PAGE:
Homicide is the unlawful act of taking someone’s life, otherwise known as murder. It is generally regarded as the most serious of all crimes, punishable by lengthy prison terms up-to-and-including life sentences and, in some states (including Missouri, but not Illinois), death.
To secure a homicide conviction, the prosecution must prove the elements of the crime beyond a reasonable doubt. That is a high bar. The prosecution cannot simply show that it is more likely than not that the accused murdered the victim. Instead, the prosecution must present evidence sufficient to put to rest any reasonable doubt in a juror’s mind about the accused’s guilt.
Degrees of homicide
State criminal statutes typically enumerate several distinct degrees of homicide, differentiated by the accused’s level of intent to kill the victim and/or the specific criminal acts that contribute to the victim’s death.
First degree murder
In most states, including Missouri and Illinois, homicide committed with premeditation and intent to kill constitutes first degree murder, which is the most severe form of the crime punishable by the highest penalties. In Illinois, it also constitutes first degree murder to cause another’s death while knowing one’s actions create a “strong possibility of death or great bodily harm,” or to cause a death while attempting or committing a forcible felony (other than second degree murder).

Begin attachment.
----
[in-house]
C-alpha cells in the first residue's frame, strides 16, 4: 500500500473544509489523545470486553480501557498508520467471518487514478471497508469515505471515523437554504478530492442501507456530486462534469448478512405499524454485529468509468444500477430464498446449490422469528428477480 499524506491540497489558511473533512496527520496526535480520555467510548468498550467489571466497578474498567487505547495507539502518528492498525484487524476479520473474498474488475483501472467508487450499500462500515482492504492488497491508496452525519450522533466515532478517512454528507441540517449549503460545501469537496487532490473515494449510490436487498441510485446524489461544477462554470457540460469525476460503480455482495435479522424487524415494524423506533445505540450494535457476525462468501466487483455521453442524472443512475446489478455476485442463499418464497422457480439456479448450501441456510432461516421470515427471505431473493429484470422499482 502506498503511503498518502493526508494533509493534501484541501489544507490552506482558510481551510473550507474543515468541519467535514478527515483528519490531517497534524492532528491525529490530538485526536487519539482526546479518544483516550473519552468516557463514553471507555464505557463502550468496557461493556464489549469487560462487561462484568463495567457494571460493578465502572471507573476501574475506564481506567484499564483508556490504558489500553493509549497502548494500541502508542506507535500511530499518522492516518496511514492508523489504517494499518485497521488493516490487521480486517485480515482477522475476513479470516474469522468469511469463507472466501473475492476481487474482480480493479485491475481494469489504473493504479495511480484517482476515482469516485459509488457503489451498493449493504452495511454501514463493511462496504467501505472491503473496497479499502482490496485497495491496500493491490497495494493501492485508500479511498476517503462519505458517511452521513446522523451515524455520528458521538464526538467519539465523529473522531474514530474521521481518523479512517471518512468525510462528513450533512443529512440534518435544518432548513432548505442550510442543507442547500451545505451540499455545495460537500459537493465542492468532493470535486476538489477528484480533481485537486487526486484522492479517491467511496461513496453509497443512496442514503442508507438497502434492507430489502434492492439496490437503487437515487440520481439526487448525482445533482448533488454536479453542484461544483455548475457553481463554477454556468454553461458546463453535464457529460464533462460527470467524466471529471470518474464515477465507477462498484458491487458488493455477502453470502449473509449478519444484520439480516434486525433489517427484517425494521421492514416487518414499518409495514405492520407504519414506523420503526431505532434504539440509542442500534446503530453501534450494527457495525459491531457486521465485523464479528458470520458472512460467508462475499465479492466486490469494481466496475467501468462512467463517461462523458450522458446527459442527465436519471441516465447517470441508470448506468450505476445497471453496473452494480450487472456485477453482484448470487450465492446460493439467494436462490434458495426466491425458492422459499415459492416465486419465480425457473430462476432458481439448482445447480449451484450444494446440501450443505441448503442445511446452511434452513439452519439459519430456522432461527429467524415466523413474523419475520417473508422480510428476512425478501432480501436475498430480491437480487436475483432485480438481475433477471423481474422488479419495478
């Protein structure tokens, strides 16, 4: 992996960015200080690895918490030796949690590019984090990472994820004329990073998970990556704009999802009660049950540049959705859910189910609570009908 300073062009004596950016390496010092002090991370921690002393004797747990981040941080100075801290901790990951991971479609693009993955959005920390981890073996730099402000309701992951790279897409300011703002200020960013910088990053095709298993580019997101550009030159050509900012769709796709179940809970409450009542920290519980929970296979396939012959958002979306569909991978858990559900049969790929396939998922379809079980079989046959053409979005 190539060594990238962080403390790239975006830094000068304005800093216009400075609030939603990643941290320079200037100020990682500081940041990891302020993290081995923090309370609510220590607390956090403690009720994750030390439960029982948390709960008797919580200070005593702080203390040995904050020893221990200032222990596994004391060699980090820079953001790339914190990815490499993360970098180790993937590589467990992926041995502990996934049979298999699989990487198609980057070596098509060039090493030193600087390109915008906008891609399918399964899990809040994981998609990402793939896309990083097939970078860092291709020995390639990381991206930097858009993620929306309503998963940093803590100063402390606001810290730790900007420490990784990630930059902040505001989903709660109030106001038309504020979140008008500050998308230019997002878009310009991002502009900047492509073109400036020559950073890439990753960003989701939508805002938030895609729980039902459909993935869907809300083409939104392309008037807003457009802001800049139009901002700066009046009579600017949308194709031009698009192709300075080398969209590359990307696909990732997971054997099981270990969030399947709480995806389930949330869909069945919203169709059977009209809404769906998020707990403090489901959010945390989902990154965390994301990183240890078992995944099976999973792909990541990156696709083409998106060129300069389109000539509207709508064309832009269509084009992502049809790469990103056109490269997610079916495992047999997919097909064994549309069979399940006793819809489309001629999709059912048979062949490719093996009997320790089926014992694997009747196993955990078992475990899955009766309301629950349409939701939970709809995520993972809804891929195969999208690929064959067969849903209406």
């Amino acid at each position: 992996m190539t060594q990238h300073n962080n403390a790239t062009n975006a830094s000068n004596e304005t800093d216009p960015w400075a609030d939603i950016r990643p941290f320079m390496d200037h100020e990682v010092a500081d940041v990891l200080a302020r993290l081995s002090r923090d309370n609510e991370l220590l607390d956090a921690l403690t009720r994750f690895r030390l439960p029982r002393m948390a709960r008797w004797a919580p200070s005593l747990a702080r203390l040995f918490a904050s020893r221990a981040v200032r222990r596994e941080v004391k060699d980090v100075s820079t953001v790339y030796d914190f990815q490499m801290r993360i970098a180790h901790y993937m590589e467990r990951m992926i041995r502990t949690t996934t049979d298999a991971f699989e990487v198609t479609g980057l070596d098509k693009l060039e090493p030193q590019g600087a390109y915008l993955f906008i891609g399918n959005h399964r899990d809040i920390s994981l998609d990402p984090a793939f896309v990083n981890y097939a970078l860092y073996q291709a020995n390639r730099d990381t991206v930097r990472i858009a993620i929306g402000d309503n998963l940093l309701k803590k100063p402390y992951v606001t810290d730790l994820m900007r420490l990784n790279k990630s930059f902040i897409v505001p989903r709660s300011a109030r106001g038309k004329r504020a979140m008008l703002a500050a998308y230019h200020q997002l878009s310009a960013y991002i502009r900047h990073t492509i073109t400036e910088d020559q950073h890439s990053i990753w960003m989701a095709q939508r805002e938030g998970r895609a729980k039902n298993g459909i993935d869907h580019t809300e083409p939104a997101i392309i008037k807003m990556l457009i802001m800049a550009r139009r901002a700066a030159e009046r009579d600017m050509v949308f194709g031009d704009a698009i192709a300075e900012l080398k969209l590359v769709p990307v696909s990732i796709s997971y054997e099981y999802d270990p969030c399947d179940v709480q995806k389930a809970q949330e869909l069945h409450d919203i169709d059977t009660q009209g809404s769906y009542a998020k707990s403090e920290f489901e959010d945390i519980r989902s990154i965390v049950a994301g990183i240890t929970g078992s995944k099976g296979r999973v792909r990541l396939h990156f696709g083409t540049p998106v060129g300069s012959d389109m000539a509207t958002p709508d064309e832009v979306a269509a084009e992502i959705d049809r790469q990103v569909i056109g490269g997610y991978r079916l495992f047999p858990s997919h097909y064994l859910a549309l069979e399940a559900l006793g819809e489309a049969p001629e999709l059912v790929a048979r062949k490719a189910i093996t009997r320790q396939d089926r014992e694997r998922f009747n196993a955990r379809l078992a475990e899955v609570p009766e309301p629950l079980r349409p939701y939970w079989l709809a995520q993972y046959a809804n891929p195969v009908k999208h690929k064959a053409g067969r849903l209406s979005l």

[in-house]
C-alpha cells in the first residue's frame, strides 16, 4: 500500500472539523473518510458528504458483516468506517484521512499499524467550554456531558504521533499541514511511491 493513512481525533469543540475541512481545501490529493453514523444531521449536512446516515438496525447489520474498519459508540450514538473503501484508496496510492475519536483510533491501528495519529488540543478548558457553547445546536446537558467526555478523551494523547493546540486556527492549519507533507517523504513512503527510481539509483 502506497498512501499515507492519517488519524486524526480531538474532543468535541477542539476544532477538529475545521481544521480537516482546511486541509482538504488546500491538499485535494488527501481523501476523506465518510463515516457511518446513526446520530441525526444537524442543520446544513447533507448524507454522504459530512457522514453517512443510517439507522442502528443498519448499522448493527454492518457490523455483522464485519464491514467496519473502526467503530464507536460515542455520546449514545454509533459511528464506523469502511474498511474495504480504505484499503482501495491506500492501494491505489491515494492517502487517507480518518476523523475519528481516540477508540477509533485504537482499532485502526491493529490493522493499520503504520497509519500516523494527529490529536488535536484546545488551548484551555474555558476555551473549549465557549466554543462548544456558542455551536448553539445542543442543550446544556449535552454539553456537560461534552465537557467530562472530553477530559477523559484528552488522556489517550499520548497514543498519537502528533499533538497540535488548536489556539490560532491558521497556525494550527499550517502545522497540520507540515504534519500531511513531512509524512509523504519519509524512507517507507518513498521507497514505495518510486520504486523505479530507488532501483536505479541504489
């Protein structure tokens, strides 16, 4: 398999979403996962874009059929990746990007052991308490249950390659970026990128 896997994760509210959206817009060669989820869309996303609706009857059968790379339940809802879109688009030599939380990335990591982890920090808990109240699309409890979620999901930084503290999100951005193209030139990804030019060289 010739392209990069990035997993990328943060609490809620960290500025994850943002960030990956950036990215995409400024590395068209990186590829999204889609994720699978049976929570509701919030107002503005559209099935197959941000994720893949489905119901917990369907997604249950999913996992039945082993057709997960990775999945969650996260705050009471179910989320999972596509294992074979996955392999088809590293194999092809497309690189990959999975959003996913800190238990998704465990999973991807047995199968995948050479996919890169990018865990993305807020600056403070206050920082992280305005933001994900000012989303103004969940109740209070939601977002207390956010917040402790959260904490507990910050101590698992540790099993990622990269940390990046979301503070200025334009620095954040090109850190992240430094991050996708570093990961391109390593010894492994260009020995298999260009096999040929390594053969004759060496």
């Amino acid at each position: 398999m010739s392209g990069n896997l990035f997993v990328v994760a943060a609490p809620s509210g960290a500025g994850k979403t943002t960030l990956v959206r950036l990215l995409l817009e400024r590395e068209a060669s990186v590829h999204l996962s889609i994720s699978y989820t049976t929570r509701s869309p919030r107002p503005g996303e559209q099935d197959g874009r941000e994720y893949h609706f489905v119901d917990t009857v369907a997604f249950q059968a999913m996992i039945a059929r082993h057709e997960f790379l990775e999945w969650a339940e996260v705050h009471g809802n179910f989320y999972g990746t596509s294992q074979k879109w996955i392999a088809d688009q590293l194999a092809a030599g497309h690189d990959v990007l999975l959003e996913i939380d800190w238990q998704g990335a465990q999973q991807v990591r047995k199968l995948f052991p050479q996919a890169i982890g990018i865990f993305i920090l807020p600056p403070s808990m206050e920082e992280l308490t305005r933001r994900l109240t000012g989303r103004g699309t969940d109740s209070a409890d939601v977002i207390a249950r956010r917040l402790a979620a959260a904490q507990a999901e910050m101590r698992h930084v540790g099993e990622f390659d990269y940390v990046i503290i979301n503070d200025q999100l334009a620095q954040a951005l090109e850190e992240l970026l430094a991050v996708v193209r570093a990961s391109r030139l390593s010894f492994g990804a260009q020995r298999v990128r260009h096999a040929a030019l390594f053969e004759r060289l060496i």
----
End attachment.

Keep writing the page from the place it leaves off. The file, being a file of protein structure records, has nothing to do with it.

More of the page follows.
Second degree murder
Missouri, along with most other states, defines second degree murder as causing death while having the intent to kill or cause serious harm, or while committing a felony, but generally without premeditation.
Illinois, however, includes unpremeditated murder and felony-murder in its definition of first degree murder, and defines second-degree murder as committing first degree murder while acting “under a sudden and intense passion”, or while unreasonably believing the killing is justified.
Voluntary & involuntary manslaughter and other lesser homicides
All states also have criminal laws on their books defining forms of homicide in which the accused did not intend to kill, but nevertheless caused a death through reckless or negligent actions. These statutes usually refer to this form of unintentional killing as “manslaughter” or “negligent homicide”.
The prosecution (ideally) charges based on what it believes it can prove beyond a reasonable doubt
In the wake of an unlawful killing, prosecutors must decide which form(s) of murder with which to charge the alleged perpetrator. A fundamental consideration in that analysis is (or at least should be) whether they believe the evidence shows beyond a reasonable doubt that the accused intended to kill (justifying a first or second degree murder charge), or merely engaged in dangerous actions that resulted in death (justifying a manslaughter charge).
Proving intent, especially intent with premeditation, can be difficult. As a result, prosecutors often charge an alleged murderer with not just the greatest degree of homicide they believe they can prove beyond a reasonable doubt, but also several lesser degrees of homicide the evidence may also support. This is a standard practice, if used responsibly. Prosecutors have occasionally been criticized, however, for including difficult-to-prove charges with potentially lengthy sentences in a case simply as a means of pressuring a defendant to plead guilty.